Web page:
ILM’s Ben Snow Talks Pirates, Mermaids and 3D Pipeline
B.S.: Absolutely, yes. Working in stereo, you have to be a lot more careful in layout and animation. People get used to cheating. Of course we always try and beat that out of people, because if you are doing any sort of physically-based simulation, like a particle simulation or a water splash, the 3D space is important anyway because the way the character interacts with the physics of the simulation. So we had situations on Pirates of the Caribbean where we were match animating a body to a mermaid, and it just wasn’t working. We discovered that the head of the mermaid was actually two feet behind her shoulders somehow, and it was some cheat that had happened in the layout phase. The problem is that you really have to be on top of your quality control, because if it makes it into the pipeline, what sometimes happens is, the next artist comes along, and says, “Well, you know it looks like it’s working so I can just band-aide this on top of it,” and it actually goes quite far down the pipeline. And [then you find] this just isn’t working.
Once you open up the scene, oh my God, it’s two feet off the body, you know, and so, then you have to go back and re-do the work. We had to really be on top of that, and work with the artists and say, “OK, you have to quality control that, everything has to be proper, in proper space.” Animators can’t animate to cameras as much, so it [stereo] does make a big difference with that [animation]. Generally a rule of thumb was that lighting wouldn’t change a whole lot. Animation, we didn’t think would change a whole lot although the issue that I mentioned does add the fact that they can’t cheat as much. Layout, definitely it added and rotoscoping it added. Compositing, where it really got more complicated was when you were doing things like, you’ve got a water surface which is uneven, and it is going back in stereo space and you are adding three mermaids splashing around, and each of them have splashes, and you somehow have to make it look like those splashes are sitting on this uneven water surface. That created a lot of nightmares for people.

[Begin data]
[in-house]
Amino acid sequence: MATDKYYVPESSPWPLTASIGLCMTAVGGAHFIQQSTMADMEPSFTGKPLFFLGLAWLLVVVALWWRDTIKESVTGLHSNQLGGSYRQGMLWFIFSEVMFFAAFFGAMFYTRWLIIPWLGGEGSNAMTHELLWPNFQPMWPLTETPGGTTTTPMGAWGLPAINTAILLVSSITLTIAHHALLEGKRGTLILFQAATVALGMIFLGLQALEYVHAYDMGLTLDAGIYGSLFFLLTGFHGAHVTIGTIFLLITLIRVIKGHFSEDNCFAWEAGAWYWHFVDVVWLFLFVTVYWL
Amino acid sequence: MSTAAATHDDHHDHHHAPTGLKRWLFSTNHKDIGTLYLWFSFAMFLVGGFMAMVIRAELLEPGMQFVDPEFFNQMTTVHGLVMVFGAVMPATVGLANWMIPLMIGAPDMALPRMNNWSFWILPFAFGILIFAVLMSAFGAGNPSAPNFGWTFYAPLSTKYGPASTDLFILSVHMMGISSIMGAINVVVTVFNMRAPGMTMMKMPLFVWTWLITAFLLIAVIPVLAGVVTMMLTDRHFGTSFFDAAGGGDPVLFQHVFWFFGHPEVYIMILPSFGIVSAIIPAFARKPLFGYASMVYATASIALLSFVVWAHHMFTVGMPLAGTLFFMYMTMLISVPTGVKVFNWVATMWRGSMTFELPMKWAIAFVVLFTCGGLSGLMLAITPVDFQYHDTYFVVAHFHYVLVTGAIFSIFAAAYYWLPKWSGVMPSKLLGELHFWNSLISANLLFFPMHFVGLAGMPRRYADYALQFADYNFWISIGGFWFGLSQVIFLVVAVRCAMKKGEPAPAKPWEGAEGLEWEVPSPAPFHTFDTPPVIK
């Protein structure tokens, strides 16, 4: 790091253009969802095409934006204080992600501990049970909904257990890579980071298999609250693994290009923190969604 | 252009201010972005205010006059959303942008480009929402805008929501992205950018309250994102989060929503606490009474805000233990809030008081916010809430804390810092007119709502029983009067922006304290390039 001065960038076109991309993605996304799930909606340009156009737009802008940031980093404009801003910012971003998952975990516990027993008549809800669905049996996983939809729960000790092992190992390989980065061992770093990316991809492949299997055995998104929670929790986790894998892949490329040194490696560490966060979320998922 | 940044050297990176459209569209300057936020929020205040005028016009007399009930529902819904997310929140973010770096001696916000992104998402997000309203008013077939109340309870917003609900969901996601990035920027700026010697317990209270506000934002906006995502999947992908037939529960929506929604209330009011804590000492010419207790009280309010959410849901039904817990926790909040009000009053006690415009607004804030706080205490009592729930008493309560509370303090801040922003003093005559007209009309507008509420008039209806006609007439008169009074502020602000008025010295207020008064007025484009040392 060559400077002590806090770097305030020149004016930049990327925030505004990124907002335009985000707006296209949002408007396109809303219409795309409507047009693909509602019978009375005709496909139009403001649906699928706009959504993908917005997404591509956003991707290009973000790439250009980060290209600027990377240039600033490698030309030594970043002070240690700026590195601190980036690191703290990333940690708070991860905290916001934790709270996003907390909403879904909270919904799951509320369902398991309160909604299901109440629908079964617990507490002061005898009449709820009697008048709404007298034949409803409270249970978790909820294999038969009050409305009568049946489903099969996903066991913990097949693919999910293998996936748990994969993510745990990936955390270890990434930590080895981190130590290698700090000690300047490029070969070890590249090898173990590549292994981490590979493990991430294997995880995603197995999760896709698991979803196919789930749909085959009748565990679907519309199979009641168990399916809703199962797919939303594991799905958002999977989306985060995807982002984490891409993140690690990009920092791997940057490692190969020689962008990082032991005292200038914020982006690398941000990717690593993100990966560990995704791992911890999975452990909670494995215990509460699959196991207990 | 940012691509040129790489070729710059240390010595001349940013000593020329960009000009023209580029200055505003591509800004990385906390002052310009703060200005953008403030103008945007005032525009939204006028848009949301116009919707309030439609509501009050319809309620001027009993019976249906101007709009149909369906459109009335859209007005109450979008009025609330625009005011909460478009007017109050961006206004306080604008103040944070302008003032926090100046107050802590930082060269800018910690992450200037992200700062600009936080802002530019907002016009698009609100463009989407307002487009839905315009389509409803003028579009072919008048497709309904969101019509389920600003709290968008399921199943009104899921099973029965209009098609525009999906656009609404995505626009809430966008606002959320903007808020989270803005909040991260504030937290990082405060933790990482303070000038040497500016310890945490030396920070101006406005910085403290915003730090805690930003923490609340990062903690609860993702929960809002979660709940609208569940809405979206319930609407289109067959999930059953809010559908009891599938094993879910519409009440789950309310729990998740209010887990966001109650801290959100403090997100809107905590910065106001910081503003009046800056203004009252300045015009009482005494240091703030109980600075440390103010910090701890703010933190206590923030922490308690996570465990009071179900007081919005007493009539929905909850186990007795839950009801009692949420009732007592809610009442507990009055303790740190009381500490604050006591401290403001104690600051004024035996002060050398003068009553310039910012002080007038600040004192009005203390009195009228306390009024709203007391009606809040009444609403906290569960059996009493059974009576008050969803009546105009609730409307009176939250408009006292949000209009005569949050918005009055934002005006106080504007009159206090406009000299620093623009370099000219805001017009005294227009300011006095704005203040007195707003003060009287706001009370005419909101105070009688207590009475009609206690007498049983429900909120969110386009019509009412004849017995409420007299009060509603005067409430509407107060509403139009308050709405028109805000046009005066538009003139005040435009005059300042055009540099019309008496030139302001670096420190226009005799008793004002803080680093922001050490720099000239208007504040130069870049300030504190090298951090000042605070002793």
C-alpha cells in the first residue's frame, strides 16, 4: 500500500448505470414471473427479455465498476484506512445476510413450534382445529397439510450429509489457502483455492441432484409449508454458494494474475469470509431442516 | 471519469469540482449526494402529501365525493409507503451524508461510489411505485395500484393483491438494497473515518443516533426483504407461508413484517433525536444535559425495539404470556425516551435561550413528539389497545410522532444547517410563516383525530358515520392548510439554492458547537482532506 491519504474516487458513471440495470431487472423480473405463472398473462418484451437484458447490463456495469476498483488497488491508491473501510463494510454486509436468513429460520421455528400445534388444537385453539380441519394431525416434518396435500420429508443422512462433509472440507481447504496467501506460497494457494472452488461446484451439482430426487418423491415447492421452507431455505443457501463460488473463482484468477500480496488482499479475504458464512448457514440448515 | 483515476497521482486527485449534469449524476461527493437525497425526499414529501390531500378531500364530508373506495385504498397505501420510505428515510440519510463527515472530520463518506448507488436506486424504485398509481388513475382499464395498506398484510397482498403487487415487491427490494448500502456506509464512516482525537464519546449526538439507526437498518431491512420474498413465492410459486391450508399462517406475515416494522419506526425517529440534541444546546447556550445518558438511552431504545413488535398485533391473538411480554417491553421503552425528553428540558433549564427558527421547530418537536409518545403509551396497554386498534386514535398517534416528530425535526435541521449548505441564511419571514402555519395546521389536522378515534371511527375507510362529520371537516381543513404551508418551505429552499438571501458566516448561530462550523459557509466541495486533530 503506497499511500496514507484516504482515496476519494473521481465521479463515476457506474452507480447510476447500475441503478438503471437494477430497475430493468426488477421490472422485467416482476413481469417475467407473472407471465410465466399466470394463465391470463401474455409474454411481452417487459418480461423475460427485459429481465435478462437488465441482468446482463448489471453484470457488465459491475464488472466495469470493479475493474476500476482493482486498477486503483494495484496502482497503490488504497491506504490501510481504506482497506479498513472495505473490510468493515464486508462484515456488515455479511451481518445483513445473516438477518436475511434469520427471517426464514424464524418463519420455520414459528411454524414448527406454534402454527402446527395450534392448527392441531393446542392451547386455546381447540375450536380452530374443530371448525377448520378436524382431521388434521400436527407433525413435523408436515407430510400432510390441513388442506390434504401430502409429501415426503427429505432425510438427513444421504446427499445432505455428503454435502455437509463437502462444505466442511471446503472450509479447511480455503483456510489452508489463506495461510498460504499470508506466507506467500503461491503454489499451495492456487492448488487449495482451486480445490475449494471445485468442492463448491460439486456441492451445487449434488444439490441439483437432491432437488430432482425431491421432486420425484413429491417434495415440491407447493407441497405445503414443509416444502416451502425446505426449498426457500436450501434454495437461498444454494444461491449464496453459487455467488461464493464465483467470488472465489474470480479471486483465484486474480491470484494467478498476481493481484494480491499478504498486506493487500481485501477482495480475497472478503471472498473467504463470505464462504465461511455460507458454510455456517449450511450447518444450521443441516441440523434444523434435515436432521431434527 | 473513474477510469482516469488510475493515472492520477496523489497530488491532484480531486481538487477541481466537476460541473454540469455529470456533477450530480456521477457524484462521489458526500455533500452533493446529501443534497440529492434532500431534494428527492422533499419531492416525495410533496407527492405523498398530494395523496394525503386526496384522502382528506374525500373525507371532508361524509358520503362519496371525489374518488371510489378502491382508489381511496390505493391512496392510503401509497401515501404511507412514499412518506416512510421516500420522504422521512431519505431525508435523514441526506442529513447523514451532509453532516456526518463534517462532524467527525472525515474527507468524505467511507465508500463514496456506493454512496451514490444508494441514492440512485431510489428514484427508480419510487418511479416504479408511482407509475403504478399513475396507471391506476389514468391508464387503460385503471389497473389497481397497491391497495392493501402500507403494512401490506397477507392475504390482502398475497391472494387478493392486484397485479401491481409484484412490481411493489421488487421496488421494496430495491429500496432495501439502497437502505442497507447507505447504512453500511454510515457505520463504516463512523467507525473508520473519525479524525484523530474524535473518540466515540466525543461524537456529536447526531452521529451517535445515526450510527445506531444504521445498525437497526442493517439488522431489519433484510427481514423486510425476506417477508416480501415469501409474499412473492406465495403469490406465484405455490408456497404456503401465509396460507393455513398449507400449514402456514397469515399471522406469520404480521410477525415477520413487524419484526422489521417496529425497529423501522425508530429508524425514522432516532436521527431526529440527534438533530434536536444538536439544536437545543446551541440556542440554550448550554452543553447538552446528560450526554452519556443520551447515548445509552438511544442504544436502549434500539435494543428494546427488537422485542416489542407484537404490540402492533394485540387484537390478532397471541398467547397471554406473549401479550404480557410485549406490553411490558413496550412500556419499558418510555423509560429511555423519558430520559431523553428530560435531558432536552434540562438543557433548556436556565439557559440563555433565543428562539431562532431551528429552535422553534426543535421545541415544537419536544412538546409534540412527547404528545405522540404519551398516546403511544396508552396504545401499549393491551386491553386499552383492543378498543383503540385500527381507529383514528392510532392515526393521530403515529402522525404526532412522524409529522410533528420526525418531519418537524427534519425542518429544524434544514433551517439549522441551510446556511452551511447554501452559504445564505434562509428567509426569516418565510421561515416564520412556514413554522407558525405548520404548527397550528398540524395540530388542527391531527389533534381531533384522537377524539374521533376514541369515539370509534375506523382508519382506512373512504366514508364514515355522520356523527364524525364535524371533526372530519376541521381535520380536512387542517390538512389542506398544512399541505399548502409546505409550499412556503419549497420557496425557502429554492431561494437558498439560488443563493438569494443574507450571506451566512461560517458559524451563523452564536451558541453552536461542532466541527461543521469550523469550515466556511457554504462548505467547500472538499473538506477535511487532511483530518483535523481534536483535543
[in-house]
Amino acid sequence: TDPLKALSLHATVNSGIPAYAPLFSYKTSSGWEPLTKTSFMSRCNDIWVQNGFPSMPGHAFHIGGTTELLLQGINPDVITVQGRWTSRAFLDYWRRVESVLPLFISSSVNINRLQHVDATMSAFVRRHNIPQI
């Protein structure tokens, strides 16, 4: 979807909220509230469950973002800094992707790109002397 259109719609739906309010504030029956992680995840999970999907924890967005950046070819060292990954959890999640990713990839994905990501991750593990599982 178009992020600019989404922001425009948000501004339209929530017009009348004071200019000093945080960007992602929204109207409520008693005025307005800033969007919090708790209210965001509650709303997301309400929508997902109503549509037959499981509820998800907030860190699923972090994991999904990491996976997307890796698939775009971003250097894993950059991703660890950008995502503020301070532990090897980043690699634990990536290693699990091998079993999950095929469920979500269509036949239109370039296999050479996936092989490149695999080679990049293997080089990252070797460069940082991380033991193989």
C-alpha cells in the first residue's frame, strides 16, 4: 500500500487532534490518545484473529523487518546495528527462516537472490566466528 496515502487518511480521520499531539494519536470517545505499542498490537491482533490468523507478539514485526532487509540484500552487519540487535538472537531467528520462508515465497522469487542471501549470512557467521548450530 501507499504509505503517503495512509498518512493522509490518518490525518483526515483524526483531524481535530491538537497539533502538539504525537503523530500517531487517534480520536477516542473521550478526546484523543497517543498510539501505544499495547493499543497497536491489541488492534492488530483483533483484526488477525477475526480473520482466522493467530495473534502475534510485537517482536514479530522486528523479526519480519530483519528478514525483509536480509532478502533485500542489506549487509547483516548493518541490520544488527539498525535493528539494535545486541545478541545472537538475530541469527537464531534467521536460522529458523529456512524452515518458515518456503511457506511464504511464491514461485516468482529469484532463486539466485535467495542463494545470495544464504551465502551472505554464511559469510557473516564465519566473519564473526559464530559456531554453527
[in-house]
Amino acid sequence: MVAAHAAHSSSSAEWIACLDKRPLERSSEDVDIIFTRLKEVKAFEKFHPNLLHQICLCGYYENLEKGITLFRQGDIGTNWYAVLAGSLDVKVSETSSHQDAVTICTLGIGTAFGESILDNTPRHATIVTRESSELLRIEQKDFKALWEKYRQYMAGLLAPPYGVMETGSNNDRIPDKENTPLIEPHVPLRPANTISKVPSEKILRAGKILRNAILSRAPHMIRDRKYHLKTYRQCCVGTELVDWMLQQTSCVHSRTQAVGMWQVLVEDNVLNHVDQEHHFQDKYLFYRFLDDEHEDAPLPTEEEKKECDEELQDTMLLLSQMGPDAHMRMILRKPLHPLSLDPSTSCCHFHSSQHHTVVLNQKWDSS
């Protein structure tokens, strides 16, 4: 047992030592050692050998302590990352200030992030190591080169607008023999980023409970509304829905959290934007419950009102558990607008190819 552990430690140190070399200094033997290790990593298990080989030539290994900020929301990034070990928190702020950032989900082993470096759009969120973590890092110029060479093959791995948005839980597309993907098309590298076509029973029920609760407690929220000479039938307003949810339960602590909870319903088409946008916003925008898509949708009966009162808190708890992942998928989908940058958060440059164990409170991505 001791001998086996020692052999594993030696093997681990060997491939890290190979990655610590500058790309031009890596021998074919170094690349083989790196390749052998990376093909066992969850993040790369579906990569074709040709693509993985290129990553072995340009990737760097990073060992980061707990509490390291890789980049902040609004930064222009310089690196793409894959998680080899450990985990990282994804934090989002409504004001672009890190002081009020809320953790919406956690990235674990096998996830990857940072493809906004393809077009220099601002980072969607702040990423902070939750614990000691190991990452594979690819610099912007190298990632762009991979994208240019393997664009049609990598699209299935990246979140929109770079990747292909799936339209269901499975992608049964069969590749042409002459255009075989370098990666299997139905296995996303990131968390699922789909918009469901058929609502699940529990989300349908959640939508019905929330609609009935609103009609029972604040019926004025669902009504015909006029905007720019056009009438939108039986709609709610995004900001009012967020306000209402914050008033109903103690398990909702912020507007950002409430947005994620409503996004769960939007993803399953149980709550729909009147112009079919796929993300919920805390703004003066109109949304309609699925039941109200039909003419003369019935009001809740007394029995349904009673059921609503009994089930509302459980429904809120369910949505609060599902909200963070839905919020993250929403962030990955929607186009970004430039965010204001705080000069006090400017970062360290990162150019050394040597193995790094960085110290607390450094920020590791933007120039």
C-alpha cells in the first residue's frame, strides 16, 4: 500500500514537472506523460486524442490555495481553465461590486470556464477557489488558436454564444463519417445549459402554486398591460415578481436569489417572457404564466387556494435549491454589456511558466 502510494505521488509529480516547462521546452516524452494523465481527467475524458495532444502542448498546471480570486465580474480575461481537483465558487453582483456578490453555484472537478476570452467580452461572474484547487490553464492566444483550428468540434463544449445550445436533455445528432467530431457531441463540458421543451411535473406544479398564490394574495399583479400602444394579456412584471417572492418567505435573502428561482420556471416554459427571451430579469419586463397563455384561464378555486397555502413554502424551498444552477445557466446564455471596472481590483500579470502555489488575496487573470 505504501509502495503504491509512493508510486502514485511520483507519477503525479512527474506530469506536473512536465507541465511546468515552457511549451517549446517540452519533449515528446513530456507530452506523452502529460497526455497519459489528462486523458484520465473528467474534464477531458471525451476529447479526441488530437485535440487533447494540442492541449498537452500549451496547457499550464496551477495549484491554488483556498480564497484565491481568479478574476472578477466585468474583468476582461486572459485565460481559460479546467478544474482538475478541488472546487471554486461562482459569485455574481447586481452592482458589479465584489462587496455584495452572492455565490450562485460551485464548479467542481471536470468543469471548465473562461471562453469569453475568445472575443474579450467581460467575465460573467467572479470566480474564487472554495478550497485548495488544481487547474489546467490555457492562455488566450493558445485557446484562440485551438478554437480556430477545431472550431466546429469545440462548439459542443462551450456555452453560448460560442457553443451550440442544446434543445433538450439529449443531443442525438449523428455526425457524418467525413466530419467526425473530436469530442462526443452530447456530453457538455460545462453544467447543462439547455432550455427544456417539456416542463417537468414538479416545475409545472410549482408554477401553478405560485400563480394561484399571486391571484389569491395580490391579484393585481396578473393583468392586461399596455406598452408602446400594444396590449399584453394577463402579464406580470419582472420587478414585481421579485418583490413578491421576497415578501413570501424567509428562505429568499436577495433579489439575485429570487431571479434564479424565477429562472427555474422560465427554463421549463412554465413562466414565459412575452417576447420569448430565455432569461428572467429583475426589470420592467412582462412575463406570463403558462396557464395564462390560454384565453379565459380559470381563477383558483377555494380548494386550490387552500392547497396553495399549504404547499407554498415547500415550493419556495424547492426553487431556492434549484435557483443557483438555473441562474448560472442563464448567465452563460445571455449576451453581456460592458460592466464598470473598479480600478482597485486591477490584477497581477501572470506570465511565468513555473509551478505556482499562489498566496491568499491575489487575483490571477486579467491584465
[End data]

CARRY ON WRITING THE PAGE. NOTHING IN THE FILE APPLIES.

What oddly didn’t create nightmares was one of the issues that you get when shooting as we did with a mirror system. When one camera is looking down at the mirror, and one is shooting through the mirror, even just the fact that the eyes are offset, you get different reflections in different eyes. The polarizing filter, and the mirror, has an effect on things. So there would be shots of the mermaid coming up in a little sea pool for example, and you get reflections in one eye but not in the other. That is something we experience in real life and is certainly common in stereo photography. The tendency is to want to fix some of that stuff. But we found that when we started trying to paint out reflections that were in one eye and weren’t in the other, the water stopped looking wet. So, you actually want to leave in some of these imperfections.
D.S.: Were there any significant pipeline changes you needed to make to handle this film?
B.S.: I think the big thing was definitely the color pipeline, getting the RED camera data through our pipeline, how we dealt with that, how even we dealt with the facility that was handling the overall DI and the color correction. We did a fair bit of work with them to work out how to get the data from the camera set to us, what happened when we got the data. What we would do is bring in the plate say, “OK, is there any error in the stereo between the different eyes?” We’d try and correct and offset that. “Is there any color difference between the two eyes?” We’d try and correct that. We built a different front end to our color pipeline for the way we brought data on. Also, because we were dealing with an over size image that we were going to crop, [we] changed all of our display techniques and the way we would look at dailies and then the way we would give data back to the client. So the whole image pipeline changed quite a lot.